Johnson quotes former National Security Agency Director Gen. Keith Alexander, who said that cyber-crime against public and private organizations was “the greatest transfer of wealth in human history.” Cyberattacks, Johnson said, cost U.S. businesses an estimated $100 billion per year, “and a successful attack against our electrical grid or industrial control systems that operate other critical infrastructure, could put American lives, and our very way of life, at risk.”

Johnson said he hopes to work with Democrats, including President Obama, to pass legislation aimed at addressing the problem. “Cyberattacks may not dominate the headlines every day, but they present a crucial challenge to the safety and security of this nation,” Johnson said.

Read the full transcript of the Republican address:

“Hi, I’m Senator Ron Johnson, from the great state of Wisconsin. Coming from a manufacturing background in the private sector, I’ve done a lot of relationship building and negotiating. I wouldn’t start those negotiations or relationships with an argument. Instead, I would spend a fair amount of time trying to discover all the areas of agreement. That approach produced a level of trust so that when areas of disagreement arose, it was far easier finding common ground.

“So let me start today by talking about something we all agree on. We share the same goal. We all want a prosperous, safe and secure America. We care about each other, and want every American to have the opportunity to build a good life for themselves and their family. If we concentrate on that shared goal, it should be a whole lot easier finding solutions for the many challenges facing our great nation.

“In such uncertain times, Americans are hungering for leadership. Most Americans would agree that we need to enhance the economic and national security of our country. In fact, as chairman of the Senate Committee on Homeland Security and Governmental Affairs, I’ve made that our committee’s mission.

“Majority Leader McConnell, Speaker Boehner, and the Republicans in Congress want to work with our Democrat colleagues, and the Obama administration, to provide that leadership.

“Our economy is not as strong as it should be, middle class income is down, the threat of terrorism is growing, and our borders are not secure. All of these problems deserve immediate attention. But today, I would like to address another important threat – a present-day threat to our economic stability and national security. That threat is the growing number of attacks against America’s cyber networks.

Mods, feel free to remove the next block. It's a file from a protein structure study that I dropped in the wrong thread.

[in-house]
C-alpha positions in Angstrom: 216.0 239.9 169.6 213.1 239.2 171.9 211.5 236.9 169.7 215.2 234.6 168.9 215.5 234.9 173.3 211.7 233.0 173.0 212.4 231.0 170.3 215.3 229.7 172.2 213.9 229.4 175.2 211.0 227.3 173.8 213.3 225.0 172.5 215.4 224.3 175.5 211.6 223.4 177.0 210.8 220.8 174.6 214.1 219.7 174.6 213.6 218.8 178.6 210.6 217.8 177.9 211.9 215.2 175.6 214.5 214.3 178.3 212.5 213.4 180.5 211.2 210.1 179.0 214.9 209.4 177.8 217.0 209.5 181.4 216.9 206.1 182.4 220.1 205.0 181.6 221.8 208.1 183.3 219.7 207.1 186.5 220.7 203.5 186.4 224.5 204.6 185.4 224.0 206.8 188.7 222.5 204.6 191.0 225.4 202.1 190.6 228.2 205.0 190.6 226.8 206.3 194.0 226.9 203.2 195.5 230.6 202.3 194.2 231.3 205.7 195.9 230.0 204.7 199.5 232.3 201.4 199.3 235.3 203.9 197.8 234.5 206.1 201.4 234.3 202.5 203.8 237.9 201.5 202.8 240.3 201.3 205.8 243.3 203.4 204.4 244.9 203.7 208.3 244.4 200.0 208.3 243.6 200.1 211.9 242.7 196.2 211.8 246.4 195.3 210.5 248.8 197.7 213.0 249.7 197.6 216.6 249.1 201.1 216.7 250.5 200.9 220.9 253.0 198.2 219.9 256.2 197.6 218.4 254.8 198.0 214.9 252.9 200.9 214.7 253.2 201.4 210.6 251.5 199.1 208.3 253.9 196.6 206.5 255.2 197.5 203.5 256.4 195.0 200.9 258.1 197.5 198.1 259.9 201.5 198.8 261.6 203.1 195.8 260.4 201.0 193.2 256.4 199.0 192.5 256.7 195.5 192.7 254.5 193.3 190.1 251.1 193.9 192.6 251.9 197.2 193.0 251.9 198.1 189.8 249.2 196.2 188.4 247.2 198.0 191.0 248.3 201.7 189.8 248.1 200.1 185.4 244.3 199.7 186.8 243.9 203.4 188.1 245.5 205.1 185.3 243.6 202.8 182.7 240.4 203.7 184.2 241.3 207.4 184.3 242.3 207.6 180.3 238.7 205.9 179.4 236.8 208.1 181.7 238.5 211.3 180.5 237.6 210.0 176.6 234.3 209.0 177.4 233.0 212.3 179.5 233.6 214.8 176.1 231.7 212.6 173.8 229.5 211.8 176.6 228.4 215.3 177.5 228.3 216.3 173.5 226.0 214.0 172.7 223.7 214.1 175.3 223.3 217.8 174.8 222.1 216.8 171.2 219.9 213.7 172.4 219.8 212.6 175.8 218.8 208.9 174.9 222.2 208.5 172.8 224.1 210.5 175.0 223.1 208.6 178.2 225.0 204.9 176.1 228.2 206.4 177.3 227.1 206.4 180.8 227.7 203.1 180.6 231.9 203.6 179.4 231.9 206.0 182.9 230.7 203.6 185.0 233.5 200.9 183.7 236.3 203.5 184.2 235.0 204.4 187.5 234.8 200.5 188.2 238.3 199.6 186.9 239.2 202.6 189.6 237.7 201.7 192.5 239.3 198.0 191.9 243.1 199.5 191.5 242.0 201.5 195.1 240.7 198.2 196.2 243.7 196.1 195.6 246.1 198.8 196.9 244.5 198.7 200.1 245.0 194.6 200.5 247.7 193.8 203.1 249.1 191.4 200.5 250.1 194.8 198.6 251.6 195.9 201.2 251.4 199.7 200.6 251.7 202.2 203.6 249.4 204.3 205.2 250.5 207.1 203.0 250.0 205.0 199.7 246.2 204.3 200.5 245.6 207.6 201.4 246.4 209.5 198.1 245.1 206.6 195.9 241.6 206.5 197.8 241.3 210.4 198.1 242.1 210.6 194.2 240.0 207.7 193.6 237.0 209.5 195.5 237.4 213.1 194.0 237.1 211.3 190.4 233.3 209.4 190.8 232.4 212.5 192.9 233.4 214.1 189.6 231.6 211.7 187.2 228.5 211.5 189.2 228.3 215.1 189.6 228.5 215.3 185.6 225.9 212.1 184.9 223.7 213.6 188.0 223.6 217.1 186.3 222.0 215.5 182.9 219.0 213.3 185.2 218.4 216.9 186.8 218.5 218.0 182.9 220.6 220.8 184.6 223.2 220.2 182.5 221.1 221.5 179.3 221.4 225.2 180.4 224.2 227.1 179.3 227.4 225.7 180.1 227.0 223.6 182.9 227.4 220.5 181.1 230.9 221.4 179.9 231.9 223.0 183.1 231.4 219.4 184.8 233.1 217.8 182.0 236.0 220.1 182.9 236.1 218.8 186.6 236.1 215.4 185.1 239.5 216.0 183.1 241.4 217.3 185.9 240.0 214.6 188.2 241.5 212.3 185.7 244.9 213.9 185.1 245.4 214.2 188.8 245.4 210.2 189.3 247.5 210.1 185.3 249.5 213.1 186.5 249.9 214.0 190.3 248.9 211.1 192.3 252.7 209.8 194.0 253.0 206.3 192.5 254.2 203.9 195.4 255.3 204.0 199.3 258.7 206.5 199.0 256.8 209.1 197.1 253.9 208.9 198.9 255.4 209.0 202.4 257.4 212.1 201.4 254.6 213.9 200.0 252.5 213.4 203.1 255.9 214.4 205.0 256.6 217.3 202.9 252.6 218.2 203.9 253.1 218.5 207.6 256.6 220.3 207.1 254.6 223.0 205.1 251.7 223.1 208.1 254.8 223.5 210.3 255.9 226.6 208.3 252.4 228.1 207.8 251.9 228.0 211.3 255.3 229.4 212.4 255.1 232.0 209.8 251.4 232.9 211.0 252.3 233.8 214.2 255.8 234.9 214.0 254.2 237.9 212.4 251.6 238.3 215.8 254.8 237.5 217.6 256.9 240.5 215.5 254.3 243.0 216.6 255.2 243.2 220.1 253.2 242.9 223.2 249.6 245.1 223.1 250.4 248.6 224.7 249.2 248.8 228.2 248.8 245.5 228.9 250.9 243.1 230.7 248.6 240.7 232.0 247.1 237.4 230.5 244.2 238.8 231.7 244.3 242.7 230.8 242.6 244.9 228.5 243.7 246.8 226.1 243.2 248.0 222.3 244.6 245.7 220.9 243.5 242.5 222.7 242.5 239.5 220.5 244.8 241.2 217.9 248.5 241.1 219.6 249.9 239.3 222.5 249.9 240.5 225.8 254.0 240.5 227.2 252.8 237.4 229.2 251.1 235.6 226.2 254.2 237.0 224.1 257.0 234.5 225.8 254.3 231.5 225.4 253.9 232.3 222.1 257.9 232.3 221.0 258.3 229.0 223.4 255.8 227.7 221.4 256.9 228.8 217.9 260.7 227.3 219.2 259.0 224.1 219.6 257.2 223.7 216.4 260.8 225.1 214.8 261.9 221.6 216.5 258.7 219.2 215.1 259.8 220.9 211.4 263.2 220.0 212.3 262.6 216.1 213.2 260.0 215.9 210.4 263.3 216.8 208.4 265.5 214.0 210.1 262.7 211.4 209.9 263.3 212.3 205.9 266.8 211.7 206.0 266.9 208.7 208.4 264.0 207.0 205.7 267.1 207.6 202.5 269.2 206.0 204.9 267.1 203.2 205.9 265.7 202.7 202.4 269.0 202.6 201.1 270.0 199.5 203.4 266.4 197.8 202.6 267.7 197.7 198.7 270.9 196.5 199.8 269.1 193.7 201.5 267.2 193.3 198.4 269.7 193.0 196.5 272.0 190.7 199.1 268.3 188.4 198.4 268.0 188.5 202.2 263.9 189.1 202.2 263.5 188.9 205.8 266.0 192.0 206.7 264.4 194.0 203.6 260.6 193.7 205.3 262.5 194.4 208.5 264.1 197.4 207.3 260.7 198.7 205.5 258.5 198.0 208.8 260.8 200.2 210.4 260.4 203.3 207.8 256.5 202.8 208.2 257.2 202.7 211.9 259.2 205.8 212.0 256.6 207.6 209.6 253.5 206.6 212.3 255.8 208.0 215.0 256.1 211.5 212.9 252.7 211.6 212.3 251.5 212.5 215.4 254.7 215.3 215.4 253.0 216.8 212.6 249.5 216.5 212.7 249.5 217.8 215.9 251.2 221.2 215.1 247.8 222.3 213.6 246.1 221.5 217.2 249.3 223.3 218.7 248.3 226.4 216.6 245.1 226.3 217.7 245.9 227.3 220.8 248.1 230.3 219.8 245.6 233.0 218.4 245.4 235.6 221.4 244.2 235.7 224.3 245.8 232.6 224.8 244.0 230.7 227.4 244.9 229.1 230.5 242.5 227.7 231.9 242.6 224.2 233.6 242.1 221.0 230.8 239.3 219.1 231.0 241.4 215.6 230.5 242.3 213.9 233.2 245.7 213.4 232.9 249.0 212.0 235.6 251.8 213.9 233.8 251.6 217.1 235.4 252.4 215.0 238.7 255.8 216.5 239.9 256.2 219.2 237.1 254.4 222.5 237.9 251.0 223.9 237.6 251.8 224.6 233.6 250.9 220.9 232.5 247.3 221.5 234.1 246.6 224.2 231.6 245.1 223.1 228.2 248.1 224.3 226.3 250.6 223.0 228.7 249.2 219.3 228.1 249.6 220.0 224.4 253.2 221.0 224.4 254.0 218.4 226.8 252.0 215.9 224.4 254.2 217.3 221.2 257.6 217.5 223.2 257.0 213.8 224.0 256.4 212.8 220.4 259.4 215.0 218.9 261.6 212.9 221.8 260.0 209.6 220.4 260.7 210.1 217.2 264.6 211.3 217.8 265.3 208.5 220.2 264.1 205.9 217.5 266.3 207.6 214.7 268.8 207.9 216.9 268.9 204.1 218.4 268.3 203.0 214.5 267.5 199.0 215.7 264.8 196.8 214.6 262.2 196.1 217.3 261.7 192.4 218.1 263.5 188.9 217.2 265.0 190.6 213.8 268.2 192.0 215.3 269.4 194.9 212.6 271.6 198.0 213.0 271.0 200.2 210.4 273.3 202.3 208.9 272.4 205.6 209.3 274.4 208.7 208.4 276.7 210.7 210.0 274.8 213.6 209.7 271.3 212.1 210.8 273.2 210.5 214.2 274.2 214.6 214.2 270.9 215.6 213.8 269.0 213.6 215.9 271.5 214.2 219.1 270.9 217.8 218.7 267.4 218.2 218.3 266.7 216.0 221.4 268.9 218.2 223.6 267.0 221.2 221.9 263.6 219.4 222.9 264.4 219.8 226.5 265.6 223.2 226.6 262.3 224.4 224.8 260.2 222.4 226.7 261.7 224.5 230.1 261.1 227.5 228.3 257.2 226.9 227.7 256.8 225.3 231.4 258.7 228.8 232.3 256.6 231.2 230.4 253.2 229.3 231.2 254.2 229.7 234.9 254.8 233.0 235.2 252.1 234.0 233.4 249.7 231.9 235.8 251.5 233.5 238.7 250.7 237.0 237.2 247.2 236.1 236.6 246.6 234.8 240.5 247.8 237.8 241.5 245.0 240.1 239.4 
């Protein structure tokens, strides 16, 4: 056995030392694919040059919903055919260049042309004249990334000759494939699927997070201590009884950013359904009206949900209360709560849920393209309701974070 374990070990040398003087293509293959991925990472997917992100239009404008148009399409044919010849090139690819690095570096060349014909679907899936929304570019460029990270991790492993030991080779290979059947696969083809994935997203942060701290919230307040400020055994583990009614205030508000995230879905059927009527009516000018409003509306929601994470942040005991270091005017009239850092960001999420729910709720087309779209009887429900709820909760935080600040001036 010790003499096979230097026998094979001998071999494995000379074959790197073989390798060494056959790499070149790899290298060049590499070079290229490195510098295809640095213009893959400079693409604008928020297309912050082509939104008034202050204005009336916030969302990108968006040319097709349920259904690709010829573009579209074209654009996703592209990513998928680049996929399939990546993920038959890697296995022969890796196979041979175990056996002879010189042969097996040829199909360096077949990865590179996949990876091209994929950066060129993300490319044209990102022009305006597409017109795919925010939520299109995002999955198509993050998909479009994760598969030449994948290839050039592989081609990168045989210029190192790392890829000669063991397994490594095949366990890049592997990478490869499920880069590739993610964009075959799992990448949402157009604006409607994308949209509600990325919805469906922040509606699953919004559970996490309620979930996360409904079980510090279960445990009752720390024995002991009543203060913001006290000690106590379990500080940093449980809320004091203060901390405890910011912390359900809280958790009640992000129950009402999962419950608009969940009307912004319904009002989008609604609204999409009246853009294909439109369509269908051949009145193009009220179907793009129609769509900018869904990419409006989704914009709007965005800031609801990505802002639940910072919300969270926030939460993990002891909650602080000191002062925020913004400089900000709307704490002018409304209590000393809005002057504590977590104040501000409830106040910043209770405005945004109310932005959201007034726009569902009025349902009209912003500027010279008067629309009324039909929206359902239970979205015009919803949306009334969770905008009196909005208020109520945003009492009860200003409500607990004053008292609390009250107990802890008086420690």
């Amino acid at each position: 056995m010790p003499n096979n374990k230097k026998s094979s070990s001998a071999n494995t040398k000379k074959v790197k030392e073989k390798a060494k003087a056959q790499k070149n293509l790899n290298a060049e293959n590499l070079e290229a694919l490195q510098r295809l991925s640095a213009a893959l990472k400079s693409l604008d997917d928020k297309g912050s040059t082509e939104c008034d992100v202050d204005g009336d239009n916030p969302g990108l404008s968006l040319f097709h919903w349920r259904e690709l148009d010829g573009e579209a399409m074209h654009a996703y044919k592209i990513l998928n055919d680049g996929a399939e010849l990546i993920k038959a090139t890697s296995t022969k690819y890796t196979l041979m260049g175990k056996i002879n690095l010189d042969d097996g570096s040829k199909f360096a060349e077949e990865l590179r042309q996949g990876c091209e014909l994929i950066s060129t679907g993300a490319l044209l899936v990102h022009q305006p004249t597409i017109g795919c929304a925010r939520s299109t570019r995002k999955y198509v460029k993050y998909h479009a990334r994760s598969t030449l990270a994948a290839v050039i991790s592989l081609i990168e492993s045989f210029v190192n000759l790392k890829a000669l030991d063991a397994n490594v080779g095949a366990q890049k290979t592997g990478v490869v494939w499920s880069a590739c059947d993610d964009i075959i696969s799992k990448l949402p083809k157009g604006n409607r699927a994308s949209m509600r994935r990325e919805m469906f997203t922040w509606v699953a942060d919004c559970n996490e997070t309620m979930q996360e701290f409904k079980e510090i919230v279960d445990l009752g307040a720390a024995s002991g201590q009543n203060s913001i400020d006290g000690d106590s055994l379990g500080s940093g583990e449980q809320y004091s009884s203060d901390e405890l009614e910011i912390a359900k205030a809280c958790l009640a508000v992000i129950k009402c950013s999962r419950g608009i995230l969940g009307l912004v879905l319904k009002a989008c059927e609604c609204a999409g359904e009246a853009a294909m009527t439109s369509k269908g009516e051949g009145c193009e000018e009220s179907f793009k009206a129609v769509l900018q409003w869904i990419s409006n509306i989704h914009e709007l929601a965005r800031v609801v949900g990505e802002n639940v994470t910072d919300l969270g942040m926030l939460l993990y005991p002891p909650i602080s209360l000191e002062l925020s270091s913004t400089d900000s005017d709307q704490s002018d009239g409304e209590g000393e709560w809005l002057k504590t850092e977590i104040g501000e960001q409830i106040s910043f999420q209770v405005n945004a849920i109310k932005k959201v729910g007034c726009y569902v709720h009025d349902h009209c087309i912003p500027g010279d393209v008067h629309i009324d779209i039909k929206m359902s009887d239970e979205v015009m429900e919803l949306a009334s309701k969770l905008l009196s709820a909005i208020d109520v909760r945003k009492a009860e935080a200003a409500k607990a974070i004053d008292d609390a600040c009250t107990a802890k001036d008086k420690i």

“Recent cyberattacks against Anthem Healthcare, Sony Pictures, Target, a Department of Defense Twitter account, and JP Morgan Chase have raised public awareness of the threat we face.

“Two years ago, former NSA Director Gen. Keith Alexander described cyber-crime against public and private organizations as
‘the greatest transfer of wealth in human history.’

“It is estimated that cyberattacks cost U.S. businesses approximately $100 billion per year. And a successful attack against our electrical grid or industrial control systems that operate other critical infrastructure, could put American lives, and our very way of life, at risk.

“As a result, I was glad to hear the president express his willingness to work with Congress to pass legislation to address the problem. Enhancing America’s cybersecurity is a priority of my committee, and was the subject of my first hearing as chairman. It is the focus of other committees in Congress, and we are working with them to craft a legislative solution that takes important first steps in mitigating the threat.

“Cyber experts generally agree that, in order to improve cybersecurity, it is critical to facilitate the sharing of cyberattack information. By sharing threat signatures, vulnerabilities and other indicators of network compromise, within and between the private sector and government, many cyberattacks can be prevented. In addition to coordinating our defense against cyberattacks, government is also responsible for finding the attackers and shutting them down.